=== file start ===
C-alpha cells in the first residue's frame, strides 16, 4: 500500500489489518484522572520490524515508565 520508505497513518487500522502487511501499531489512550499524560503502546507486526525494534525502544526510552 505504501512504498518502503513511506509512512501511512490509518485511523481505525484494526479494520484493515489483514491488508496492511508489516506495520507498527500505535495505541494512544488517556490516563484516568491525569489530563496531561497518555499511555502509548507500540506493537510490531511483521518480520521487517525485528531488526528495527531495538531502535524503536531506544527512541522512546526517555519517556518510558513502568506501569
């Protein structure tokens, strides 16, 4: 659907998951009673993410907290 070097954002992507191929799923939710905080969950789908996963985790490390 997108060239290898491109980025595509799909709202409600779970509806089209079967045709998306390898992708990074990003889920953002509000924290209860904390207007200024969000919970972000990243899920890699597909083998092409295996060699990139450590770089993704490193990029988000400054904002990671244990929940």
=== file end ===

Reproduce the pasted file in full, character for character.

C-alpha cells in the first residue's frame, strides 16, 4: 500500500489489518484522572520490524515508565 520508505497513518487500522502487511501499531489512550499524560503502546507486526525494534525502544526510552 505504501512504498518502503513511506509512512501511512490509518485511523481505525484494526479494520484493515489483514491488508496492511508489516506495520507498527500505535495505541494512544488517556490516563484516568491525569489530563496531561497518555499511555502509548507500540506493537510490531511483521518480520521487517525485528531488526528495527531495538531502535524503536531506544527512541522512546526517555519517556518510558513502568506501569
């Protein structure tokens, strides 16, 4: 659907998951009673993410907290 070097954002992507191929799923939710905080969950789908996963985790490390 997108060239290898491109980025595509799909709202409600779970509806089209079967045709998306390898992708990074990003889920953002509000924290209860904390207007200024969000919970972000990243899920890699597909083998092409295996060699990139450590770089993704490193990029988000400054904002990671244990929940």